It wasn’t very long ago that students on this campus were uprising on this fair arcadian hill. This comes from generations of hornets practicing a term some of us like to call “Kritical Love”. Tensions may have resumed to their normalized passive aggressive state, but the issues at the root of these tensions still remain.
As I enter the final year of my K-Plan, I honestly don’t know how much love my heart can hold for this place, one of many violent institutions.
The love I hold lives within my relationships with students, alumni, faculty, and staff. But this is not a piece about my relationships and the love I have for folks, this is my attempt to check-in with the campus community on our progress with addressing institutional violence.
Frederick Douglass said, “Power concedes nothing without a demand. It never did and it never will.”
There were 10 demands delivered to the Administration and Board of Trustees. Only two of those ten demands have been met. One demand has been disregarded through action of the college following last school year’s State of Emergency.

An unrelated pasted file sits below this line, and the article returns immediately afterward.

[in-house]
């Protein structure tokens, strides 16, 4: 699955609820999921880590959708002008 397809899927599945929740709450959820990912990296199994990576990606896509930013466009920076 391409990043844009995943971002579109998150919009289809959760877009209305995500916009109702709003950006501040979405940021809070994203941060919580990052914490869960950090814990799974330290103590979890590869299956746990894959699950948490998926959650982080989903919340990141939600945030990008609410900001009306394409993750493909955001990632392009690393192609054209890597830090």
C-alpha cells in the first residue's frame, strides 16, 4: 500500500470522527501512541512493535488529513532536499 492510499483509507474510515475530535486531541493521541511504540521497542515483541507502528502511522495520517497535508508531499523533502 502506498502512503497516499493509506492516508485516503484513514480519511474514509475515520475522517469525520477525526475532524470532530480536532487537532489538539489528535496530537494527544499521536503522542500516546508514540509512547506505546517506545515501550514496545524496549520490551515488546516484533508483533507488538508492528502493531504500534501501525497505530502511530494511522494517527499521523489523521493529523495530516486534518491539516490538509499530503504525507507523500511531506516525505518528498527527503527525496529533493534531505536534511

There are students, faculty, and staff that don’t agree with the methods and tactics of the Intercultural Movement. I know because I hear these critiques in my classes, as I walk around campus, on my social media timelines, and even in this student newspaper.
It’s exhausting to go into every space on campus preparing for commentary. As one member of a collective, I see how these social interactions have affected my ability to engage in this community. I am not the only student experiencing the waves after effects of doing this movement work.
I have no doubt in my mind that if it wasn’t for my fearless comrades of the Intercultural Movement, Kalamazoo College would be doing more institutional research on Intercultural Centers, versus having its third candidate for Director of Intercultural Life come to campus this week.
As I sit in the Interim Intercultural Space, I experience conflicting emotions. I have the joy and pride of a collective organizing win. Yet, I also am reminded that the small room that was Hicks 110 is reflective of the priority and urgency this institution has had throughout its history.
In many ways, that space remains Hicks 110.
To my fellow students of color on campus, I see you. I know this place can be hard. I also know that for some of us things have always been hard, and for that reason we know safety is relative. Audre Lorde talks about how being desensitized to violence is an example of how our dehumanization is institutionalized.
Our humanity is always worth the fight.